The National Museum of the Pacific War honors the millions of Americans who met and defeated the greatest threat to freedom and democracy of the 20th century. It is the most comprehensive and engaging museum dedicated to the Pacific War ever created. Spread across more than six acres, the complex has more than 50,000 square feet of indoor exhibit space including modern, interactive exhibits, state-of-the-art media and an extraordinary array of unique artifacts in addition to the outdoor exhibits that also line the campus.
The Pacific Combat Zone is a unique two-acre indoor/outdoor exhibit and one of the museum’s most popular venues. In October of 2015, the museum began construction on its $8 million renovation to the complex and reopened the popular Pacific Combat Battlefield in March of 2017 for its living history weekends.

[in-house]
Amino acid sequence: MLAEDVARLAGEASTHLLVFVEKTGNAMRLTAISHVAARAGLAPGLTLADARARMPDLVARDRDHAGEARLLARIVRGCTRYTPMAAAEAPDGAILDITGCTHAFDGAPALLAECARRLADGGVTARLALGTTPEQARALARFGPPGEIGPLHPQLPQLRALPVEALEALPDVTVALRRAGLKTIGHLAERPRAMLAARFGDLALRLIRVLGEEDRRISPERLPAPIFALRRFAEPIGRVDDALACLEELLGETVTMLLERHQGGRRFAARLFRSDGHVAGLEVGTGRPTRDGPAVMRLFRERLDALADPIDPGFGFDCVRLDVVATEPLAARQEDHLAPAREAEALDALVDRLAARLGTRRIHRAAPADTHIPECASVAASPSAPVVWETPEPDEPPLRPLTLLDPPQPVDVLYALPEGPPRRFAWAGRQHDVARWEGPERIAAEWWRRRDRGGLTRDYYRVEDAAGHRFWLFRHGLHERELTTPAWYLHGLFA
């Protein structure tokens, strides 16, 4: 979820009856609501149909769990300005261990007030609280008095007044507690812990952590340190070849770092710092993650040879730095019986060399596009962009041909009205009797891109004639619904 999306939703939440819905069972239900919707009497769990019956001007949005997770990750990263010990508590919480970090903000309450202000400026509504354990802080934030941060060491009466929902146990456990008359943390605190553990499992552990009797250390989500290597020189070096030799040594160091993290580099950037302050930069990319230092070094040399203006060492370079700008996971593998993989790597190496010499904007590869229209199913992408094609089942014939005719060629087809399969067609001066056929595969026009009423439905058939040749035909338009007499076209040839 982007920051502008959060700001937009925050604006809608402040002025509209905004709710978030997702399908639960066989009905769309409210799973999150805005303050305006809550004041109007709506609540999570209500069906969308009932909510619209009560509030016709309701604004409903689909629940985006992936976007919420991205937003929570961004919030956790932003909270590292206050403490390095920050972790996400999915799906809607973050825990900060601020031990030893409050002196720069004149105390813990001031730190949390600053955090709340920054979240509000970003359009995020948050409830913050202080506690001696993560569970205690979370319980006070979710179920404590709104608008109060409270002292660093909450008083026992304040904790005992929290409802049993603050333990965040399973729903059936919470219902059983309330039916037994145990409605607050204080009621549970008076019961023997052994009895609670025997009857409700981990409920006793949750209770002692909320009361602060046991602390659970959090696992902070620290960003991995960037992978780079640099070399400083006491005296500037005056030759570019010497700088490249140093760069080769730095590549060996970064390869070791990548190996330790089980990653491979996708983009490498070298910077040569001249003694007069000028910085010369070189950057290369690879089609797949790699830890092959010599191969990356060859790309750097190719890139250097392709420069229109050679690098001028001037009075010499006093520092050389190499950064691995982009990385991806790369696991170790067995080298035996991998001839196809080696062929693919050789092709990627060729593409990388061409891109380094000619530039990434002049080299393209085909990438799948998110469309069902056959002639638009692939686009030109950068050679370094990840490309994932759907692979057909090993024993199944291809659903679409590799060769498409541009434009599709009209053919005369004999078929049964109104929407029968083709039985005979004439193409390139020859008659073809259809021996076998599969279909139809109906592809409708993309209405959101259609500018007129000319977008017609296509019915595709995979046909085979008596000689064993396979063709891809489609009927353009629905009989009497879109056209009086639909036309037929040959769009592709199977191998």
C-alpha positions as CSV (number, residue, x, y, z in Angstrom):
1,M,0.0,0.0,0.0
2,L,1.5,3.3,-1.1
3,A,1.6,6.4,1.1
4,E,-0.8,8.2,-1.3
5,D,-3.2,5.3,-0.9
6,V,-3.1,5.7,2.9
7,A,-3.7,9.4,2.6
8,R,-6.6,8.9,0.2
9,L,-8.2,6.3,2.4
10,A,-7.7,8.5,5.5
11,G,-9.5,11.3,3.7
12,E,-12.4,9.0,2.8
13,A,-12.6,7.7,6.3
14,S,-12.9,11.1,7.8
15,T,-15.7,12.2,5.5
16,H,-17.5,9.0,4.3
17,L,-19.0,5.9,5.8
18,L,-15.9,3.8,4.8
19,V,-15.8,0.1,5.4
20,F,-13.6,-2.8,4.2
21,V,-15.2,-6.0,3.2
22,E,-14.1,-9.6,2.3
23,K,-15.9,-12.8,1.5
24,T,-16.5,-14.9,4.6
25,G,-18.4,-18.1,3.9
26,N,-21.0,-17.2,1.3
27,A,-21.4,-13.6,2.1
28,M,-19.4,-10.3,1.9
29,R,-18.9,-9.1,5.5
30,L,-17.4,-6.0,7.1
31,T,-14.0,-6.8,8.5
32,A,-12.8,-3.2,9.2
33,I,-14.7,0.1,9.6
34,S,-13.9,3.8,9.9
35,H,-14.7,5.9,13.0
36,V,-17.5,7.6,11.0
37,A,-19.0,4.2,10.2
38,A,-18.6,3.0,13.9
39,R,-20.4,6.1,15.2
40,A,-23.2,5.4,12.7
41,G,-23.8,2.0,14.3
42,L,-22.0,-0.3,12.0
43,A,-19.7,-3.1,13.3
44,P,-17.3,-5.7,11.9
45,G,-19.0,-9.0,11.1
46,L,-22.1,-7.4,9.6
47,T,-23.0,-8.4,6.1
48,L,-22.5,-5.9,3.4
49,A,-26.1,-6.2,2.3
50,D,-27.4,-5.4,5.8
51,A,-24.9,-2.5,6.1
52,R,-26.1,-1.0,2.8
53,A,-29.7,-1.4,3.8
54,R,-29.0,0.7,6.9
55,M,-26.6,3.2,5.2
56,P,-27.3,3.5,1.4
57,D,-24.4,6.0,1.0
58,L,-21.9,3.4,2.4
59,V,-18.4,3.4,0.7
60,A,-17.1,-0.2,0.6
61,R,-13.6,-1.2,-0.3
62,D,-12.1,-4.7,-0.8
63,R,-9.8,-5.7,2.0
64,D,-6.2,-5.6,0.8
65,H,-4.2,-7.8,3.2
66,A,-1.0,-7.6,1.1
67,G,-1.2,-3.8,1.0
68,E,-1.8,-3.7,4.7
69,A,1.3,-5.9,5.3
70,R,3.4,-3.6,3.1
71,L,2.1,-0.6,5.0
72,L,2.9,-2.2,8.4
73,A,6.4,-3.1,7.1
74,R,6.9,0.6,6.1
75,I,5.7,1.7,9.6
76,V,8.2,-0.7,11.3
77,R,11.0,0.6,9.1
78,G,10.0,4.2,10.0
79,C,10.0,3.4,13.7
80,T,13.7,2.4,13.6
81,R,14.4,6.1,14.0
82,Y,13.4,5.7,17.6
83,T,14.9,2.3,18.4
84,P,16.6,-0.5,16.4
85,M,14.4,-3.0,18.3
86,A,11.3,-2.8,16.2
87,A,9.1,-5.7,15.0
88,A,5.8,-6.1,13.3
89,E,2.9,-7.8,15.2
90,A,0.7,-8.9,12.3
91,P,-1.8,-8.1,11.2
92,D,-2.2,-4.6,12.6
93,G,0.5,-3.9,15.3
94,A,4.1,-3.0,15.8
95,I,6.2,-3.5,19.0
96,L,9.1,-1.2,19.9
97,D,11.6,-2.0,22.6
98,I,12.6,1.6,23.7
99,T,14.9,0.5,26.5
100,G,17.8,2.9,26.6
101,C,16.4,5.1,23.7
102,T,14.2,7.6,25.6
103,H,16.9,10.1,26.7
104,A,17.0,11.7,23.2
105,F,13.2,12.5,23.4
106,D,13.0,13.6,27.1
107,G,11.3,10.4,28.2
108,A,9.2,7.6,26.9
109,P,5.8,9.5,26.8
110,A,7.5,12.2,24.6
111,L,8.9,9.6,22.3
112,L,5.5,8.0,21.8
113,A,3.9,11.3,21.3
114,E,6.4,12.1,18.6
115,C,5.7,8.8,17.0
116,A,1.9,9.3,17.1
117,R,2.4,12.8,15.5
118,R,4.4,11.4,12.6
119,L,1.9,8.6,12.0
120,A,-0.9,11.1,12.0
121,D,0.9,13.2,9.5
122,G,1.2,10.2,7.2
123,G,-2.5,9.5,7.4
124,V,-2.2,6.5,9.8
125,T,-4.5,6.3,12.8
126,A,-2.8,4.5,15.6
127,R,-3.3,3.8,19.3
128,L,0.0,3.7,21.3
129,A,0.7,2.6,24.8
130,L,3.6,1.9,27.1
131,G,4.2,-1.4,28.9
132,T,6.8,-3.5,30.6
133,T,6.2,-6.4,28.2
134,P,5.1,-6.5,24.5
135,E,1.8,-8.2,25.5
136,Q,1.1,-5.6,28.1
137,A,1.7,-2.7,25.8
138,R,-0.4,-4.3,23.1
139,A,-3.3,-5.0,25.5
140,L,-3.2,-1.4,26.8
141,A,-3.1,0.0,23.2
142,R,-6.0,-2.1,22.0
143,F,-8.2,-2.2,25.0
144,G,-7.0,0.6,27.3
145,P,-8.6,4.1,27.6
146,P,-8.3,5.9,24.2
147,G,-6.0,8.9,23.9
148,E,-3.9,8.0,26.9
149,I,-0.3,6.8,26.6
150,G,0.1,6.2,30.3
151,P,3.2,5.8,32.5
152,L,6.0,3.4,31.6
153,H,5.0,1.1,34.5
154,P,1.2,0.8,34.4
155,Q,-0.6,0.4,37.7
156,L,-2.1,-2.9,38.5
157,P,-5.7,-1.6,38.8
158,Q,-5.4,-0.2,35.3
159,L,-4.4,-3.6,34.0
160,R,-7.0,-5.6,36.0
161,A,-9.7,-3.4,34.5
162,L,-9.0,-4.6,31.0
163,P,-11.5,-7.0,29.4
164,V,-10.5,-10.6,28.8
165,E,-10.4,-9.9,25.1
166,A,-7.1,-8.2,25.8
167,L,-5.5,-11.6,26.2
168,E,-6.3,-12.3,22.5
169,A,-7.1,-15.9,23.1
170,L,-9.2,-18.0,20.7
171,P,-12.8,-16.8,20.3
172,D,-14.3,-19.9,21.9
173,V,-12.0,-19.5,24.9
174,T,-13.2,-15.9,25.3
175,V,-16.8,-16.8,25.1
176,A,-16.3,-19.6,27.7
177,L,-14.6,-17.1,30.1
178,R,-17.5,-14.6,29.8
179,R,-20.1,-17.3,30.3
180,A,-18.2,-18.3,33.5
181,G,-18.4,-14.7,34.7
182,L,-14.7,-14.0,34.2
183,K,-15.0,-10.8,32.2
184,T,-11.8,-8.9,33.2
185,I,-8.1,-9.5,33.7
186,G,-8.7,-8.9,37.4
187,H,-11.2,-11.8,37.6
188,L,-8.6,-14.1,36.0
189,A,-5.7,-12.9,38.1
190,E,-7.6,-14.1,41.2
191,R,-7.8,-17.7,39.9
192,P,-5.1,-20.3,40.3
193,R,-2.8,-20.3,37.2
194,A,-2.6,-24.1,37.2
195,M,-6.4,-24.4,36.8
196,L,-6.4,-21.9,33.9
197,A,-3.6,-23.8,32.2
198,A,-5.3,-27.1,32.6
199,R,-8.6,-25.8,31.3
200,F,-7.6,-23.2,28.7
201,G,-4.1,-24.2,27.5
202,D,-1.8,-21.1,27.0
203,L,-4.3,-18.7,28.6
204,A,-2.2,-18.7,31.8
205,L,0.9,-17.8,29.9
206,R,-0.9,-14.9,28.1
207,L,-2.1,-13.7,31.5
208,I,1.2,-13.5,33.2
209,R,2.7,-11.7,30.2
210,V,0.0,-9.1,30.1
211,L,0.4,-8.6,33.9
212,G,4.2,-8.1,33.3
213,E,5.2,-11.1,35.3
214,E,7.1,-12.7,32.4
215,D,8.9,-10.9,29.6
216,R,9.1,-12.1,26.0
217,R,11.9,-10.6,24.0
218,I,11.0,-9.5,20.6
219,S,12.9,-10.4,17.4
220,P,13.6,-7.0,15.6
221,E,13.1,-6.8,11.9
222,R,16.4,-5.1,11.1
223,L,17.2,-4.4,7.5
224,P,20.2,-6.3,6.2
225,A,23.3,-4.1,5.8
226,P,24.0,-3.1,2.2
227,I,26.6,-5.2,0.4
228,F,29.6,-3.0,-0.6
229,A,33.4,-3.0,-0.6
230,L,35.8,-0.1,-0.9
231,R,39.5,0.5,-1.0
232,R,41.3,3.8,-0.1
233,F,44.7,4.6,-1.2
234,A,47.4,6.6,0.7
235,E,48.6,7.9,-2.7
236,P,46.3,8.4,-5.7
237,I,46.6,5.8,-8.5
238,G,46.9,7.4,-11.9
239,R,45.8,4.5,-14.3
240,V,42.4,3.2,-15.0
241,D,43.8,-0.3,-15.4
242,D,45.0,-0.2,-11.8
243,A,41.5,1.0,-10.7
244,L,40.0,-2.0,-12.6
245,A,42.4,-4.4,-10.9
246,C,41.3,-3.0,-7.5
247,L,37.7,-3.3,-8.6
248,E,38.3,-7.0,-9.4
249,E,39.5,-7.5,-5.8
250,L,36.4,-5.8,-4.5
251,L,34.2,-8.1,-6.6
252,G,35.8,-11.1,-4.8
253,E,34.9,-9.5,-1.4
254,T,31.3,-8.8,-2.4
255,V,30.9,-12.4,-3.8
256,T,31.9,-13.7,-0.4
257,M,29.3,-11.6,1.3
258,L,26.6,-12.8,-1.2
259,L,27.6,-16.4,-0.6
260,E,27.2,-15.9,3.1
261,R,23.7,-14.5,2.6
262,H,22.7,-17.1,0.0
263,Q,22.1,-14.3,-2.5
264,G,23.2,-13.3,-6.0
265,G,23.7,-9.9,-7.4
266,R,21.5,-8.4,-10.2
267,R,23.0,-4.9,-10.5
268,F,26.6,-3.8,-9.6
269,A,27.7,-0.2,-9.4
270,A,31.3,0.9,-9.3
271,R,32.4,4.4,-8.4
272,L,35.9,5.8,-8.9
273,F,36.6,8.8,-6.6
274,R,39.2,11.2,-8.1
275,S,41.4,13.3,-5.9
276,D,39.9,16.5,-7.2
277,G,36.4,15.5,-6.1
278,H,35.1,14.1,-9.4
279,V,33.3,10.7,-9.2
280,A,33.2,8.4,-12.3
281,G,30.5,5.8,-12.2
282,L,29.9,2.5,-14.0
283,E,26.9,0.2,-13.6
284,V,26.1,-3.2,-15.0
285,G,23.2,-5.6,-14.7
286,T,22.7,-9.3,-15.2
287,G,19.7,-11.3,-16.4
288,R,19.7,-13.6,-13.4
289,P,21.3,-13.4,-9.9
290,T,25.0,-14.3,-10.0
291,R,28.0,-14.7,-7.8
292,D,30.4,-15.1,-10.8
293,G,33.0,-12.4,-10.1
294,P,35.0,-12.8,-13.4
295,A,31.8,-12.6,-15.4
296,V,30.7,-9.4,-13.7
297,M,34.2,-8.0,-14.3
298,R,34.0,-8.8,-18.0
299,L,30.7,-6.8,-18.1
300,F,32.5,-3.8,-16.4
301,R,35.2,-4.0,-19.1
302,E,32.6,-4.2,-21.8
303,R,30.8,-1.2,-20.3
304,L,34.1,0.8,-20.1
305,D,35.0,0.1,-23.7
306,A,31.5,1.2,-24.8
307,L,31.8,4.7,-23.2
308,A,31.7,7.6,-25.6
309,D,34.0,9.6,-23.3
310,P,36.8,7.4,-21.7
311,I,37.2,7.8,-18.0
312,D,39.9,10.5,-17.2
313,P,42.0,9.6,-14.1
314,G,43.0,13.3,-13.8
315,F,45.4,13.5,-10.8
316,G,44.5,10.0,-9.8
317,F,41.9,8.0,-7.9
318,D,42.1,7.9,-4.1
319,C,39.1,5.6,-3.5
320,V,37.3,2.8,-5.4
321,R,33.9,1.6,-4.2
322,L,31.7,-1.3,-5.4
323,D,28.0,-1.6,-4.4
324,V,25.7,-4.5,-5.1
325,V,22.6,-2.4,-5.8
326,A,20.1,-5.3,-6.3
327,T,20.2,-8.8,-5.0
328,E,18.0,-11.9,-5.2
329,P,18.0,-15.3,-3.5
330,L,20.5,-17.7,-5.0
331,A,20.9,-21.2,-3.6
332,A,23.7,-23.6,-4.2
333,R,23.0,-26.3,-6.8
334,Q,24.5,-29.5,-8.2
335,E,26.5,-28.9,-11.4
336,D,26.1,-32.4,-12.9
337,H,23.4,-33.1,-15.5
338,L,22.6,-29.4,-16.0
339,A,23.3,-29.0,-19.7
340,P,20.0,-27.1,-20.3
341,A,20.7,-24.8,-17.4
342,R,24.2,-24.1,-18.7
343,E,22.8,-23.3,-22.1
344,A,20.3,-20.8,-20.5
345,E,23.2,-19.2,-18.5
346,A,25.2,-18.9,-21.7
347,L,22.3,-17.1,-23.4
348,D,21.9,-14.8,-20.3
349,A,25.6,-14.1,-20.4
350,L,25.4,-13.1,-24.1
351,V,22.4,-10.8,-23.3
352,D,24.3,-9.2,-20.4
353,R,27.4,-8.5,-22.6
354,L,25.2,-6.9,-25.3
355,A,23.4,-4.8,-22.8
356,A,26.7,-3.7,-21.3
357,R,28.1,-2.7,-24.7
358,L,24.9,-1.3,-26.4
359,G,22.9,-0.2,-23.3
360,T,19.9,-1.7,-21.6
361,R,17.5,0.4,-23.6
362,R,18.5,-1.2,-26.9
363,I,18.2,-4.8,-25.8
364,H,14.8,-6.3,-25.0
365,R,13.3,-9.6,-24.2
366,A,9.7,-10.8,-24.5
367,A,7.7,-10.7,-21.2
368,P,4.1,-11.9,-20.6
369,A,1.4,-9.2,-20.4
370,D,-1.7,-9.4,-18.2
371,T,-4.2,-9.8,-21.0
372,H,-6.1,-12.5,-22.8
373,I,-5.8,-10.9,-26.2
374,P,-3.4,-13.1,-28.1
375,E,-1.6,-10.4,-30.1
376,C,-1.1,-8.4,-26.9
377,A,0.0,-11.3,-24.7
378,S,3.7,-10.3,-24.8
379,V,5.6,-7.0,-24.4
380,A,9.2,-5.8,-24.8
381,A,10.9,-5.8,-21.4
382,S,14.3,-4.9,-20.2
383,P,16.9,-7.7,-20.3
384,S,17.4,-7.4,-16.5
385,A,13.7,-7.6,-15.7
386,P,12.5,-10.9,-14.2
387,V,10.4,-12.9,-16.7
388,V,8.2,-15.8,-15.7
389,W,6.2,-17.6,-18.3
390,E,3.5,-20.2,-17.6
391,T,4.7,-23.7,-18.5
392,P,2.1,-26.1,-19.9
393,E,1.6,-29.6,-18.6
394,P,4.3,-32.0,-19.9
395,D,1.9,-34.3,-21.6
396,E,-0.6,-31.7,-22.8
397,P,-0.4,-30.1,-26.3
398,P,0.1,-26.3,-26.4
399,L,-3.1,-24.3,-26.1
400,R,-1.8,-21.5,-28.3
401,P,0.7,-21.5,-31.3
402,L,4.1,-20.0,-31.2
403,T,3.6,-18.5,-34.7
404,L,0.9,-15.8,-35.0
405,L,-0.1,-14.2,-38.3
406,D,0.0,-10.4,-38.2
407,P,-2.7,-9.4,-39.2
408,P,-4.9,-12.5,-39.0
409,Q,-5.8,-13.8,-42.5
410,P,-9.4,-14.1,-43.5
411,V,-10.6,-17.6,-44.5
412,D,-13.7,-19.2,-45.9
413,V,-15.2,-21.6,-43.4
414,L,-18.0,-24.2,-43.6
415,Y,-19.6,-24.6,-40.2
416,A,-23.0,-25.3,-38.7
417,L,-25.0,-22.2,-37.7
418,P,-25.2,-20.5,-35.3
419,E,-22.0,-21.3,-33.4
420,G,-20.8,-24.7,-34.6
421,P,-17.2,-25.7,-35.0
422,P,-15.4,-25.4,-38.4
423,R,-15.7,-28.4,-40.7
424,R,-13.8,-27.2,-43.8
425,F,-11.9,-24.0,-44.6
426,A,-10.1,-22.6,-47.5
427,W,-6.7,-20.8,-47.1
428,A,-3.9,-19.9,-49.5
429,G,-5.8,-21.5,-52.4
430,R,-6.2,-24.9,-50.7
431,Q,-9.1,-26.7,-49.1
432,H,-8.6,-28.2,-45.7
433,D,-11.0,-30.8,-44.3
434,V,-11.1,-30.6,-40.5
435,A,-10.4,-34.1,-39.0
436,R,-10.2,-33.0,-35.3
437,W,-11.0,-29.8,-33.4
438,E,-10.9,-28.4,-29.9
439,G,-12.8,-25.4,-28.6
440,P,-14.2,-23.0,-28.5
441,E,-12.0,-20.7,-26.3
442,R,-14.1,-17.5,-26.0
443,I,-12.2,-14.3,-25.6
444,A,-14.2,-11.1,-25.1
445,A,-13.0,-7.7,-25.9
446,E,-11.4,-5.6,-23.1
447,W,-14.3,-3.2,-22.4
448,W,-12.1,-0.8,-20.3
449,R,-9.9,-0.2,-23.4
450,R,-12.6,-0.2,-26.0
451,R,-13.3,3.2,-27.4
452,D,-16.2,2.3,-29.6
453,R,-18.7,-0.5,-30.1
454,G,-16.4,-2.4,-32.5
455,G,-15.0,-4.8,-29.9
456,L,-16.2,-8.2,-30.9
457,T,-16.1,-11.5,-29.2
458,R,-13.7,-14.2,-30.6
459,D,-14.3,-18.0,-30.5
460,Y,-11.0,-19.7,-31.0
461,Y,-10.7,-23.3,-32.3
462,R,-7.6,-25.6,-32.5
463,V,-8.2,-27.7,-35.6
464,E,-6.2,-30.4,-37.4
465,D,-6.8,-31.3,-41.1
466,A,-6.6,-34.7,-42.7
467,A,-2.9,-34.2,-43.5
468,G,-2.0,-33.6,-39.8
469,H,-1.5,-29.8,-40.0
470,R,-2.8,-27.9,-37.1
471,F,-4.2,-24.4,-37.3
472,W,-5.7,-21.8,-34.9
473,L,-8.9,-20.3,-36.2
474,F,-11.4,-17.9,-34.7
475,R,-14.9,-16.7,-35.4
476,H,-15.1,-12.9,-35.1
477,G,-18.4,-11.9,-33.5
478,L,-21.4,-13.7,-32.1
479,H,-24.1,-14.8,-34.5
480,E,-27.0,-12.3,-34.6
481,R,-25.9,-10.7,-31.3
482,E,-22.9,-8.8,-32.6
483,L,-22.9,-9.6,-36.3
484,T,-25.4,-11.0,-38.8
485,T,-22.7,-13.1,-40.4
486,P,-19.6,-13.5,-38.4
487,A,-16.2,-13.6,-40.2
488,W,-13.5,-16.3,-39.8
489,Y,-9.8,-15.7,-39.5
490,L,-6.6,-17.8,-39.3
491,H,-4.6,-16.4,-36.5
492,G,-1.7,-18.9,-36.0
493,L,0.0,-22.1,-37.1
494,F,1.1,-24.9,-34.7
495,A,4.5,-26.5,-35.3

The museum is located in Fredericksburg, Texas, because it is the hometown of Chester Nimitz. Nimitz left the Texas Hill Country for the U.S. Naval Academy in 1901, and later rose to become the Commander-in-Chief of the Pacific during World War II. The complex is comprised of seven main components explained below.
1. HA-19, one of five Japanese two-man submarines that took part in the December 7, 1941 attack at Pearl Harbor (along with six aircraft carriers and more than 350 attack aircraft).
2. B-25 plane from the Doolittle Raid.
3. Fat Man casing: the casing of an atomic bomb, identical to the weapon dropped on Nagasaki on August 9, 1945. Had Japan not accepted the Allies’ terms a few days later, this casing would not have been used.
4. PT 309, the only wooden PT boat that saw combat during WWII on display in a museum.
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